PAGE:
Sen. Joe Manchin (D-W.Va.) signaled Thursday that he would support elements of fellow Democrats’ top legislative priority: a package of voting rights, campaign finance, redistricting and ethics reforms.
But first, he wants Republicans on board, too ― a heavy lift given hardline GOP opposition to the bill.
“As the Senate prepares to take up the For the People Act, we must work toward a bipartisan solution that protects everyone’s right to vote, secures our elections from foreign interference, and increases transparency in our campaign finance laws,” Manchin wrote in a public letter.
Manchin’s position on the bill is vital for determining whether it has any chance of being enacted into law. He is the only Democratic or independent senator who has not co-sponsored it, and before Thursday, he had not released any statement on the bill.
While Manchin’s endorsement of the elements of the bill is seen as a positive development by the bill’s proponents, he also warned against passing the bill on a solely partisan basis.
“Pushing through legislation of this magnitude on a partisan basis may garner short-term benefits, but will inevitably only exacerbate the distrust that millions of Americans harbor against the U.S. government,” he said.
He specifically endorsed six elements currently in the bill, which include five previously introduced pieces of legislation. They include mandating 15 days of early voting, including two weekends; the Native American Voting Rights Act, which would authorize additional resources to elections in Native American and Alaska Native communities; the Secure Elections Act and the Prevent Election Hacking Act, which would provide funds to states to bolster election security and protect election infrastructure from hacking attempts; the DISCLOSE Act, which would mandate the disclosure of currently undisclosed independent election spending; and the Honest Ads Act, which requires digital platforms to disclose political advertising. The DISCLOSE Act fell to a Republican filibuster by one vote in 2010.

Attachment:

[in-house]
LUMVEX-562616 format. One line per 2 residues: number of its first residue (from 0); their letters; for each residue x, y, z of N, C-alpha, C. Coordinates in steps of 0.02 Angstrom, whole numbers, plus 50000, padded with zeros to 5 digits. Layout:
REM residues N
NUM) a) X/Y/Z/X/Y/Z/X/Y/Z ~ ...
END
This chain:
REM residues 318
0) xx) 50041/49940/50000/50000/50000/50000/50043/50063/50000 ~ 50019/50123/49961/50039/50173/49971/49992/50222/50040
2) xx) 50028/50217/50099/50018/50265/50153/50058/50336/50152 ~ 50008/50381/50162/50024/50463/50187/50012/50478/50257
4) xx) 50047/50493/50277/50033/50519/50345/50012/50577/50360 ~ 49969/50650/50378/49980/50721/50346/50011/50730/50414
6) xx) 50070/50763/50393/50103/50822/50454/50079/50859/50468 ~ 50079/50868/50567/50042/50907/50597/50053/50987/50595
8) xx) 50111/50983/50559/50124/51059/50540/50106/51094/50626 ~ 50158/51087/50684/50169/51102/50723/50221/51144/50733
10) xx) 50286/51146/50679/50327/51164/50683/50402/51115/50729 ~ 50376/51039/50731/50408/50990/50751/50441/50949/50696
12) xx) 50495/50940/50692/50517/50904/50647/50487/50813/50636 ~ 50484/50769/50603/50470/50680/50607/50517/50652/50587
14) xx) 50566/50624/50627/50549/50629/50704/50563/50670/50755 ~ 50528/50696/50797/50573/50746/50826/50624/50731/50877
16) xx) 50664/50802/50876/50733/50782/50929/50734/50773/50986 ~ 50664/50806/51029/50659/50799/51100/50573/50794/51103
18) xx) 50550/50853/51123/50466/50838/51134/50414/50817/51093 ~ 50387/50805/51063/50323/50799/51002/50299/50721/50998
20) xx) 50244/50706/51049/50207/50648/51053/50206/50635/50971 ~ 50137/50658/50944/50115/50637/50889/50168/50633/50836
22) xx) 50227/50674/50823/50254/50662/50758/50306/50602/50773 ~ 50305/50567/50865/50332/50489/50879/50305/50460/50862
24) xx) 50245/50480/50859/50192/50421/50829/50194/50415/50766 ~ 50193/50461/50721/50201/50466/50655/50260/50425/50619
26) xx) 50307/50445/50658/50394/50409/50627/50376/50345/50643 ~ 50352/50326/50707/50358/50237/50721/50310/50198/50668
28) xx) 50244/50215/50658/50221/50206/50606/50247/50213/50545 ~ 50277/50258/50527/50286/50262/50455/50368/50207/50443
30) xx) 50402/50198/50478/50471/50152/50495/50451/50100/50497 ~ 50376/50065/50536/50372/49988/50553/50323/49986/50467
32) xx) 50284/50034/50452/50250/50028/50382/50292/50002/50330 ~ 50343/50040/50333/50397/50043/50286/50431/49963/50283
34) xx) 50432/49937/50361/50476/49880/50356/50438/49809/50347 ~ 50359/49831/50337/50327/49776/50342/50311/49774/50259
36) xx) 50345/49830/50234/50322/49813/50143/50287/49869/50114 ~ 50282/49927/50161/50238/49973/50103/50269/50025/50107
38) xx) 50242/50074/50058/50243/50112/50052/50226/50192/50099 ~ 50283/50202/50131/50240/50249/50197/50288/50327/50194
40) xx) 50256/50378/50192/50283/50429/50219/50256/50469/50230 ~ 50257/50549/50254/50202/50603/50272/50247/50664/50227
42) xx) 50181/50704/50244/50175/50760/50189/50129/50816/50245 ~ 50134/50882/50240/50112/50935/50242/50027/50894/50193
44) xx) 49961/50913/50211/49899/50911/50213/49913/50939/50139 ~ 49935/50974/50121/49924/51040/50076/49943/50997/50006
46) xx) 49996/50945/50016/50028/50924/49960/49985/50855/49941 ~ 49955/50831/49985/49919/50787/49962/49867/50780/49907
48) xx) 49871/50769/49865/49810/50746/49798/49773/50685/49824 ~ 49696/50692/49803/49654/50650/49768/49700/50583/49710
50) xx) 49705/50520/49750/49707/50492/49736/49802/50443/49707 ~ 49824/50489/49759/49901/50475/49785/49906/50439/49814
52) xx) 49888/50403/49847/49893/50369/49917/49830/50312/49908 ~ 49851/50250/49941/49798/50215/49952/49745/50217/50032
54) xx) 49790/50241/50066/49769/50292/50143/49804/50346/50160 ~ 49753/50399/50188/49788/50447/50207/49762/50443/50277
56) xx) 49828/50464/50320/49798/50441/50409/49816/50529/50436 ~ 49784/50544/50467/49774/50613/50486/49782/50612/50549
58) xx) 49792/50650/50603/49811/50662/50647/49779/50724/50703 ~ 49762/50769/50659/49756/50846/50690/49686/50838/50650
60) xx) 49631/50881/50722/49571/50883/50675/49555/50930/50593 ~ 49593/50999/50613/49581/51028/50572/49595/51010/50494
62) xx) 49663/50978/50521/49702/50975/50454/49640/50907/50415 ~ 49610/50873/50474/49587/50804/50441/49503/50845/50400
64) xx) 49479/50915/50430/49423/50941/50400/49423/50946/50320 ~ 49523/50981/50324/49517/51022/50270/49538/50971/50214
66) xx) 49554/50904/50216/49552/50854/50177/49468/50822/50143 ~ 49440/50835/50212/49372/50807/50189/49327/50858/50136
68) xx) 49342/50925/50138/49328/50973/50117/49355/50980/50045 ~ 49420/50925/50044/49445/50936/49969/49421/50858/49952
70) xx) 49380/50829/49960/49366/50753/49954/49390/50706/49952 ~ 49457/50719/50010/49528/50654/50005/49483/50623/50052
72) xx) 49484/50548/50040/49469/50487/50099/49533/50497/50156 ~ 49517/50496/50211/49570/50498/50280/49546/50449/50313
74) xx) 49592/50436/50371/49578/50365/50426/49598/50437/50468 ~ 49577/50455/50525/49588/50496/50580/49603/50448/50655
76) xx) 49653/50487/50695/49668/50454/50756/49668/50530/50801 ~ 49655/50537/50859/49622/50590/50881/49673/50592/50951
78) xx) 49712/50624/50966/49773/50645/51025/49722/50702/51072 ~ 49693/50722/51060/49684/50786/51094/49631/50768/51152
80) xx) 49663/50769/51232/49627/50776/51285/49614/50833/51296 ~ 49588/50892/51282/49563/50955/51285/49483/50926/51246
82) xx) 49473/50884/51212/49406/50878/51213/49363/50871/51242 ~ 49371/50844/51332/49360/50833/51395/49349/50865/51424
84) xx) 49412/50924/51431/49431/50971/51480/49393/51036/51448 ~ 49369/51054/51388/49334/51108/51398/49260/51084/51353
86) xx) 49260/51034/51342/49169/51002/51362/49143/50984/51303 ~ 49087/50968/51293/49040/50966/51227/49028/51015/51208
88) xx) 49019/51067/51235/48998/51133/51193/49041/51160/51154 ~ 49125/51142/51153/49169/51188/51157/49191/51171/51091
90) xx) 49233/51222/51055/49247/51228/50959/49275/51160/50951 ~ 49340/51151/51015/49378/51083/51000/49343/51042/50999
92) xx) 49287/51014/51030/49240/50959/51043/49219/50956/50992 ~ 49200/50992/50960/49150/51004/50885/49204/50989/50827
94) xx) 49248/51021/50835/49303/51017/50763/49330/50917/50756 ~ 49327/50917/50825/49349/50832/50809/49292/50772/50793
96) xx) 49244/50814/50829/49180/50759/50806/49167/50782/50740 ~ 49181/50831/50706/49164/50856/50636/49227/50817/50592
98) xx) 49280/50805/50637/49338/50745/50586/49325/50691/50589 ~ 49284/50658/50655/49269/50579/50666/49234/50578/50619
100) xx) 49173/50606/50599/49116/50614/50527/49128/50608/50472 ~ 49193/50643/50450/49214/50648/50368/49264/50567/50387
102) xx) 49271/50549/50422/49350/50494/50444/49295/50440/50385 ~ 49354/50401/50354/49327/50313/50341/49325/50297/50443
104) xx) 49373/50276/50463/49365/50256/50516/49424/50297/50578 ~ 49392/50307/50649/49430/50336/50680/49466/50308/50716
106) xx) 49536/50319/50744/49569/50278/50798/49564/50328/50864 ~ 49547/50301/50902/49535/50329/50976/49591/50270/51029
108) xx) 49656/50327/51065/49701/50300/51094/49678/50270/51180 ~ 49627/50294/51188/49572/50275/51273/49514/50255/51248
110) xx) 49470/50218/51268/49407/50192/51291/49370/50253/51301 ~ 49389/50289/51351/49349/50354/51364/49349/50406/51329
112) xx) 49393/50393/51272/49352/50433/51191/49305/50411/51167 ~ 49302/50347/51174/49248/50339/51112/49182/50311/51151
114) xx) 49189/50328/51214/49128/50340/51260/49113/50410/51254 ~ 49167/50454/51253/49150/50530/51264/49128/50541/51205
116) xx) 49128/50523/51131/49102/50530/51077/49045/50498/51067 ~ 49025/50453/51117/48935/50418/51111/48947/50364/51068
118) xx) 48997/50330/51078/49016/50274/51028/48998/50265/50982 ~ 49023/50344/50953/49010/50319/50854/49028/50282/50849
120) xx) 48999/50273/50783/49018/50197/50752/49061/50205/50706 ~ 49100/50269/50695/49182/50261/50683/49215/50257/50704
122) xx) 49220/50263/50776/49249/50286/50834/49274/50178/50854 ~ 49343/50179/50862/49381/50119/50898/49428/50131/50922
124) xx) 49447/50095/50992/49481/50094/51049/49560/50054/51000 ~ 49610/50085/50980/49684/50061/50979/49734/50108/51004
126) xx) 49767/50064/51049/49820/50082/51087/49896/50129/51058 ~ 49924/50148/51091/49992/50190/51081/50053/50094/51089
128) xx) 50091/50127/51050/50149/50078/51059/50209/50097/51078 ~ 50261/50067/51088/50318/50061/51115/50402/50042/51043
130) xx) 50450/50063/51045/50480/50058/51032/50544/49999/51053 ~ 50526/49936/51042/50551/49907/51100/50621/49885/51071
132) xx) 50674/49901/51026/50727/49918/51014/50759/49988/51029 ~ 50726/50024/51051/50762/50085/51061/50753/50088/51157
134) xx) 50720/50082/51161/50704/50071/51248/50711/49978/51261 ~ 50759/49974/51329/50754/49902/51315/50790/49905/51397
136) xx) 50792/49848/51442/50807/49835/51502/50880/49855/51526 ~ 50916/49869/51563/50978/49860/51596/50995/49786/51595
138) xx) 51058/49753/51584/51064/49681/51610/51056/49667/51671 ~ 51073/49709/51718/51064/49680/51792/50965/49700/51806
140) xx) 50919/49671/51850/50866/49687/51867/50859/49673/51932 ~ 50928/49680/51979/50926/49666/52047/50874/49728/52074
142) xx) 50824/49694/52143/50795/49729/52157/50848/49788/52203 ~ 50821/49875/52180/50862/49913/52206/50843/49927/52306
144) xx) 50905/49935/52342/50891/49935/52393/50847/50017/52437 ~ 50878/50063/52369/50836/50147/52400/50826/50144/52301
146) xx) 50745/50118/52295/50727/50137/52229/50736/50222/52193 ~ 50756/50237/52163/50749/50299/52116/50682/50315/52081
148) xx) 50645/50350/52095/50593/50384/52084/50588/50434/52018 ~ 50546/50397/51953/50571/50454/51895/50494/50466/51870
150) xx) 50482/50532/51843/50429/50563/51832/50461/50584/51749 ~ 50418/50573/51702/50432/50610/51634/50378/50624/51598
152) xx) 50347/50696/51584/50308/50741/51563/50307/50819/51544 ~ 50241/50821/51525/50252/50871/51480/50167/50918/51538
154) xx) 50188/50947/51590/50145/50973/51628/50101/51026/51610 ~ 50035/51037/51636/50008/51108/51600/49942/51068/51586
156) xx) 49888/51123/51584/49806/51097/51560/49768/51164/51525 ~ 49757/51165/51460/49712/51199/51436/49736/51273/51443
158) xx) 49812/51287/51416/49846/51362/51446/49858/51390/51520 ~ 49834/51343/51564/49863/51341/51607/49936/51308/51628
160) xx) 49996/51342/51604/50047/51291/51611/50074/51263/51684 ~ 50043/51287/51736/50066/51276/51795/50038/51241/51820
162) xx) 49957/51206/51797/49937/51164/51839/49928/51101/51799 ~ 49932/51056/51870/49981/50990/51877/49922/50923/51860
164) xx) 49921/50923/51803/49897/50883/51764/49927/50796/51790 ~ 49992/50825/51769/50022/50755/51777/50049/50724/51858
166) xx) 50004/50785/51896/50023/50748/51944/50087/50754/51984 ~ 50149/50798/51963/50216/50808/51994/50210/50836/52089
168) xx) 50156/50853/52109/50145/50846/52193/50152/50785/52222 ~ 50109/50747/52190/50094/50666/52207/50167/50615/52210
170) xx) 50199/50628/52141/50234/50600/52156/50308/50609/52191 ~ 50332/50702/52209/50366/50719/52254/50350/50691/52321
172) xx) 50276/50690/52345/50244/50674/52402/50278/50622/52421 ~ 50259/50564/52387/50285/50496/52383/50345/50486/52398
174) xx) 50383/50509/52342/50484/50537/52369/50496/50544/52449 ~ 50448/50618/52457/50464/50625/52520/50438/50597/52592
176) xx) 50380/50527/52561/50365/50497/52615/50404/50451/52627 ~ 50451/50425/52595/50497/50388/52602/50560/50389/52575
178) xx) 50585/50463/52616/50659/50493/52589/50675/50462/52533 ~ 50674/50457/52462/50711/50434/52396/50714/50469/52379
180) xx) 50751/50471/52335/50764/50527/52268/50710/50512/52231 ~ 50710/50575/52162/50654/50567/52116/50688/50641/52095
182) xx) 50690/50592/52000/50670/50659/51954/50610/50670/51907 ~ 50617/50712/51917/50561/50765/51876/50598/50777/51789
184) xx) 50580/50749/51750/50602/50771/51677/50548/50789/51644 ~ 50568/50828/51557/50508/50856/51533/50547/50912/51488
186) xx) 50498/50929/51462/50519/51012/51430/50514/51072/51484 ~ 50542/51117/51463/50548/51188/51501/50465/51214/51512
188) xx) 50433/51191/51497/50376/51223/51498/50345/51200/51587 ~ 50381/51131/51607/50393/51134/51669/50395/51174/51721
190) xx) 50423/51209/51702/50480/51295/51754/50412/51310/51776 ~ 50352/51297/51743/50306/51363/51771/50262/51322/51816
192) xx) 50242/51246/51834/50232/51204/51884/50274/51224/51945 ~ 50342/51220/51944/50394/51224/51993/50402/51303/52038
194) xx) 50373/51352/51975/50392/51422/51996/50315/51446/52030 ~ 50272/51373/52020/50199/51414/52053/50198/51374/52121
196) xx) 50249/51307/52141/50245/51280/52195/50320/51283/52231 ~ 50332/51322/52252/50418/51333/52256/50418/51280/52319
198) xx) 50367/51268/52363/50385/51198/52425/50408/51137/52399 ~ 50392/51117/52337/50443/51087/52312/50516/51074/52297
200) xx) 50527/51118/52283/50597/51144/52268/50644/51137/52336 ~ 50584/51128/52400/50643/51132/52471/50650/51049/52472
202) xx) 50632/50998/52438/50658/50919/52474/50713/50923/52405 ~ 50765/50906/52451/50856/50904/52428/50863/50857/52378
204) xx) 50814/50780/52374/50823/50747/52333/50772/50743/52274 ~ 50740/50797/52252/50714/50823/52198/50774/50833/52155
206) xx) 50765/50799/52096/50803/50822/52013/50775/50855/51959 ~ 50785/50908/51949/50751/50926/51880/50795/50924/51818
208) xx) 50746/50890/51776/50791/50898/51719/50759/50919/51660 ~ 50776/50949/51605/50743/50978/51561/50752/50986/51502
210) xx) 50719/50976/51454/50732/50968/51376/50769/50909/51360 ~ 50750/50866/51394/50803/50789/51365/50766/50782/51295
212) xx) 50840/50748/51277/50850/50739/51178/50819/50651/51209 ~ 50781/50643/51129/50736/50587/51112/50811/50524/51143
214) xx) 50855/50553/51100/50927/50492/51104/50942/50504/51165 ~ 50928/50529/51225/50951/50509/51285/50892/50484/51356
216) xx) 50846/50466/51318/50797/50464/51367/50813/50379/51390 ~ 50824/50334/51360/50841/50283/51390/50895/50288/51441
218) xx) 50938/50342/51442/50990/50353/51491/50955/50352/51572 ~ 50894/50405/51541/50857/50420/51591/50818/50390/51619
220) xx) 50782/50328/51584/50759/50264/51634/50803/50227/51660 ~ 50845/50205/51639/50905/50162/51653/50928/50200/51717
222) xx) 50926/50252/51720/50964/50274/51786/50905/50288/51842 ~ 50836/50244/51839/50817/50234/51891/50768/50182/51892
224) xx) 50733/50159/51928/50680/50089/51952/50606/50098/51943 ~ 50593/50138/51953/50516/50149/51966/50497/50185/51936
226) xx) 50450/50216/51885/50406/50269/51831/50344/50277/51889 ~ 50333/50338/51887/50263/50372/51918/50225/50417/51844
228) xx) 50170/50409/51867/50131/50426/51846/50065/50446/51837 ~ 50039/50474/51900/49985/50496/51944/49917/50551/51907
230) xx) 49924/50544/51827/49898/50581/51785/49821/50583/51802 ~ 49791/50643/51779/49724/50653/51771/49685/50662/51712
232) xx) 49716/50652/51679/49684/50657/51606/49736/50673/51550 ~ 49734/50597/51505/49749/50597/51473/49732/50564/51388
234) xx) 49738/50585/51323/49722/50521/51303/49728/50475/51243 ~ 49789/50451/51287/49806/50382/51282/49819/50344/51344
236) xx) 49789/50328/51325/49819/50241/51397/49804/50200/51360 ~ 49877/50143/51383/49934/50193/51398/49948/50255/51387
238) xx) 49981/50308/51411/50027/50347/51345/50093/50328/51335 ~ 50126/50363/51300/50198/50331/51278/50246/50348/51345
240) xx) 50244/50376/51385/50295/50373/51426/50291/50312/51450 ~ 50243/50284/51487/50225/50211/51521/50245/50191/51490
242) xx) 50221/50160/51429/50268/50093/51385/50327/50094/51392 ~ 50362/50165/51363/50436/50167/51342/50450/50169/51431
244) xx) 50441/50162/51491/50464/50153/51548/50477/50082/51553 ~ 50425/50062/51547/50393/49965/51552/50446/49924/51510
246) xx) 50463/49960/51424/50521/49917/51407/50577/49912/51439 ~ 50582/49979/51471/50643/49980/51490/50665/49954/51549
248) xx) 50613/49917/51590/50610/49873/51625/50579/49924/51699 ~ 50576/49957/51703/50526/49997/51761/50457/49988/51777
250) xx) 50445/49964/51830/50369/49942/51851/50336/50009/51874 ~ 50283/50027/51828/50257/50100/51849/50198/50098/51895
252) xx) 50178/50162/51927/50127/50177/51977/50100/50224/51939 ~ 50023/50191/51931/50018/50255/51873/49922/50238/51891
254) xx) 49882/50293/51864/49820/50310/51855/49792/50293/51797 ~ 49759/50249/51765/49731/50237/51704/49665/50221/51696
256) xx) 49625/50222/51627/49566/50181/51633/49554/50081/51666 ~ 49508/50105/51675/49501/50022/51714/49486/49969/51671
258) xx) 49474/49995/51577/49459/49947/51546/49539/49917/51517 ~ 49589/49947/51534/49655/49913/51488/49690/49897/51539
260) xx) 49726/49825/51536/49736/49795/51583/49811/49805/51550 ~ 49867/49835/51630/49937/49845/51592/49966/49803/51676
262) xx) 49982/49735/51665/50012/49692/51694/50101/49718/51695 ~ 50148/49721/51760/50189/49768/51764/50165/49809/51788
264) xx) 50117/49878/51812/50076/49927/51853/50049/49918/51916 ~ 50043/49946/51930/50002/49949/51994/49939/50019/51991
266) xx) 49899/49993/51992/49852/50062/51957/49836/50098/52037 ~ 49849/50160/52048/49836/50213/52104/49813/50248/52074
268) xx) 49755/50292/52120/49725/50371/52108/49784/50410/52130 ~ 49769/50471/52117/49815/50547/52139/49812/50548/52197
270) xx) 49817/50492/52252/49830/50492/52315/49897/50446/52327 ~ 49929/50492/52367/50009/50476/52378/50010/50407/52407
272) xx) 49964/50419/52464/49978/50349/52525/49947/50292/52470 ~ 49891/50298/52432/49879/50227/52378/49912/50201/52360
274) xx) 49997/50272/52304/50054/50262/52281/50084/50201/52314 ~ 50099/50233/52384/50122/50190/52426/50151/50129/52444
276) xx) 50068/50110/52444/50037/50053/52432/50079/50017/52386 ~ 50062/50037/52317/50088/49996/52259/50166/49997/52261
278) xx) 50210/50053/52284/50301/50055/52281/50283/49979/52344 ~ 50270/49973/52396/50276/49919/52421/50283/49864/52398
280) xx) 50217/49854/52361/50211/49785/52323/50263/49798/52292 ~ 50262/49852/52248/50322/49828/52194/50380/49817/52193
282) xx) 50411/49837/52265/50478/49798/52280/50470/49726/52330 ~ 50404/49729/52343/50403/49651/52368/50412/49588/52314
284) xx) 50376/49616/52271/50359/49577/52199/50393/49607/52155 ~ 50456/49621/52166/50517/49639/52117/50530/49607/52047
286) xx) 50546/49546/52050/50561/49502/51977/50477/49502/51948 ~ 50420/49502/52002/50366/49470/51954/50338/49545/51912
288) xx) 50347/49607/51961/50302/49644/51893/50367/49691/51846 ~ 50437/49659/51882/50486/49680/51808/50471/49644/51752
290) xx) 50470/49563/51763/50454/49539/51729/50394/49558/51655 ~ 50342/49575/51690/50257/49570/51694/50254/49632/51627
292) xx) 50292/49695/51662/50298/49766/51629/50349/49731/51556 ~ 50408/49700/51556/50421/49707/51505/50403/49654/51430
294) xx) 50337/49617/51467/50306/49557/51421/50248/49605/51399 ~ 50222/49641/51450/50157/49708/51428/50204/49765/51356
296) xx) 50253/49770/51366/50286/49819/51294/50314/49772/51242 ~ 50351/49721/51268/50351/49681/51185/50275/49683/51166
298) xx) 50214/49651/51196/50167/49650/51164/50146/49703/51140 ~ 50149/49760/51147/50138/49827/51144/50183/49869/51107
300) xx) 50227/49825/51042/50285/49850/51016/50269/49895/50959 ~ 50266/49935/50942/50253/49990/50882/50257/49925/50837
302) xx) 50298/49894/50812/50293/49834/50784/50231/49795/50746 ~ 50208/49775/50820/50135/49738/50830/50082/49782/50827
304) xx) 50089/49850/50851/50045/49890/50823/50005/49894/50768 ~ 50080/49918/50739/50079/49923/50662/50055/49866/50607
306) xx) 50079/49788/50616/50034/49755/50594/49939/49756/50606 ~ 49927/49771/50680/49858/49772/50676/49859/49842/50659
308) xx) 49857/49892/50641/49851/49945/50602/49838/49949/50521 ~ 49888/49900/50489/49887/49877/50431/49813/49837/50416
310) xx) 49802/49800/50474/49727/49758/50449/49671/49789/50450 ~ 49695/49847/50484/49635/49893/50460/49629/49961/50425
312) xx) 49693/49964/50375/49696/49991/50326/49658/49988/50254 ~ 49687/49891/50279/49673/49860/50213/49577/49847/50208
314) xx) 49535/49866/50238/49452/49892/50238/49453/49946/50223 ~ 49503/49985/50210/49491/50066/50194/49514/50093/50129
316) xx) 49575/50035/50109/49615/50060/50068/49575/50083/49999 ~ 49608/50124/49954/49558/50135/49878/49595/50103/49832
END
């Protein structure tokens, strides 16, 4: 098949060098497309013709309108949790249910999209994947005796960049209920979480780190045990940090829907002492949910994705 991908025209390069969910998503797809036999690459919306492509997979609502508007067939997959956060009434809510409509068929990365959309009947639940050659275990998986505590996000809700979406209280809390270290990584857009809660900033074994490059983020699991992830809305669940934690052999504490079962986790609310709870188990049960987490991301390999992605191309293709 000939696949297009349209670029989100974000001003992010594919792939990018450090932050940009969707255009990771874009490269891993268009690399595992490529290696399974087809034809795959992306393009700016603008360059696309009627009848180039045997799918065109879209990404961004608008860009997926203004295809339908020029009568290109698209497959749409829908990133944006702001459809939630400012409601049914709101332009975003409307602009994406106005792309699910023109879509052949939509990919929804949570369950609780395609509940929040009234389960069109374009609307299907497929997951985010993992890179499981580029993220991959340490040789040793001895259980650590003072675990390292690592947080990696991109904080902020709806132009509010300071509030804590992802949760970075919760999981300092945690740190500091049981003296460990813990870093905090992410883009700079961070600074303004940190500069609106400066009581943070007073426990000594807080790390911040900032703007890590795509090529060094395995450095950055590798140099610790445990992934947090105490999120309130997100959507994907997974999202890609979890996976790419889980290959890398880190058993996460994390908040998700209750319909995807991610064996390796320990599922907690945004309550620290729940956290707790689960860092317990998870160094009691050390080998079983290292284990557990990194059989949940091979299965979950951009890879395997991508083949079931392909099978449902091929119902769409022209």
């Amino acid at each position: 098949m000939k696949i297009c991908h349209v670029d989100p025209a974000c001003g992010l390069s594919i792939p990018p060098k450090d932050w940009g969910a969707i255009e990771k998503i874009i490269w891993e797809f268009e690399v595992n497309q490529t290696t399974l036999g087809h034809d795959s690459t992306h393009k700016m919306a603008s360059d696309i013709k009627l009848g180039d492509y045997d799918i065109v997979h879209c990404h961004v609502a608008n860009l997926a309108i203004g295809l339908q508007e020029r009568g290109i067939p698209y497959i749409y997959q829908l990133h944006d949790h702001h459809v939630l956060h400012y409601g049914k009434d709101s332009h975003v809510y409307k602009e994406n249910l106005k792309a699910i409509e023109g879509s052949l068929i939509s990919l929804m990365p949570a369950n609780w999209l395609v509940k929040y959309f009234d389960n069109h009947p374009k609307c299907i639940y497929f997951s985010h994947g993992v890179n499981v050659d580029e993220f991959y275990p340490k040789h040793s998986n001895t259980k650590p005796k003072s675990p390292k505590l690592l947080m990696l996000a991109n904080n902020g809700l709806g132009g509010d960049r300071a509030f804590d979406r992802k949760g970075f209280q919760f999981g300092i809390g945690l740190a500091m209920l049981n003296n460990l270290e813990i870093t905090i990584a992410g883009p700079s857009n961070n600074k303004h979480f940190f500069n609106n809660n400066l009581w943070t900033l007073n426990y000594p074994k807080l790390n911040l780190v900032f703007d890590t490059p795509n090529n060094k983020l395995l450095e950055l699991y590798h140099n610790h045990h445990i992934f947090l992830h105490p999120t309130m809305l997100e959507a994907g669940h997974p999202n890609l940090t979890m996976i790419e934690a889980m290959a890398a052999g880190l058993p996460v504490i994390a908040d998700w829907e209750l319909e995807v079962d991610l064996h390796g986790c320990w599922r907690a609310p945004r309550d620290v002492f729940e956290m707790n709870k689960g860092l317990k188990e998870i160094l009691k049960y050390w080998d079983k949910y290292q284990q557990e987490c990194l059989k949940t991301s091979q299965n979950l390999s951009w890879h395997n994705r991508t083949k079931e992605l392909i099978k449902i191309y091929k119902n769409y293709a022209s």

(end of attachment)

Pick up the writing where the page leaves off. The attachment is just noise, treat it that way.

The Native American Voting Rights Act, Secure Elections Act, Prevent Election Hacking Act and Honest Ads Act were all previously introduced with bipartisan support.
Manchin also noted some parts of the bill that he may not favor by stating that there are “legitimate concerns about the implementation” of the bill, “especially in rural areas.” This could be in response to complaints among some rural election administrators in West Virginia related to the bill’s mandate for states to allow same-day voter registration.
“This statement shows that Joe Manchin remains true to his long-time support for government reforms to clean up corruption Washington, improve elections, and shine a light on big money in politics,” Lisa Gilbert, executive vice president of Public Citizen, one of the leading proponents of the For The People Act, said in an emailed statement. “Bottom line, he is saying clearly that this bill is critical, and we need to work to get it done.”
Manchin’s review of what provisions in the For The People Act he will support and oppose is ongoing, and not limited to those listed in his letter.
“I just gave you an overview of things I think we should be doing,” Manchin told HuffPost. “We’re still looking into it. I have staff looking over every way, shape and form. We’re talking to national secretaries of state because I was a secretary of state.”
The For The People Act is currently viewed as headed toward a showdown with the Senate’s filibuster rules, which require most bills to receive 60 votes to proceed to debate.
Sens. Jeff Merkley (D-Ore.) and Amy Klobuchar (D-Minn.), the bill’s lead sponsors, have called for changing Senate filibuster rules to pass the bill. Senate Majority Leader Chuck Schumer (D-N.Y.) declared that “everything is on the table” if Republicans block the bill on the floor with a filibuster. Manchin, however, says that he will not budge on the 60-vote threshold for ending filibuster.
But his endorsement of both the spirit of the bill and specific elements of it means that all 50 members of the Senate Democratic Caucus can now be said to back consideration of the bill on the floor. And that is where the showdown over the filibuster will play out.
Igor Bobic contributed reporting.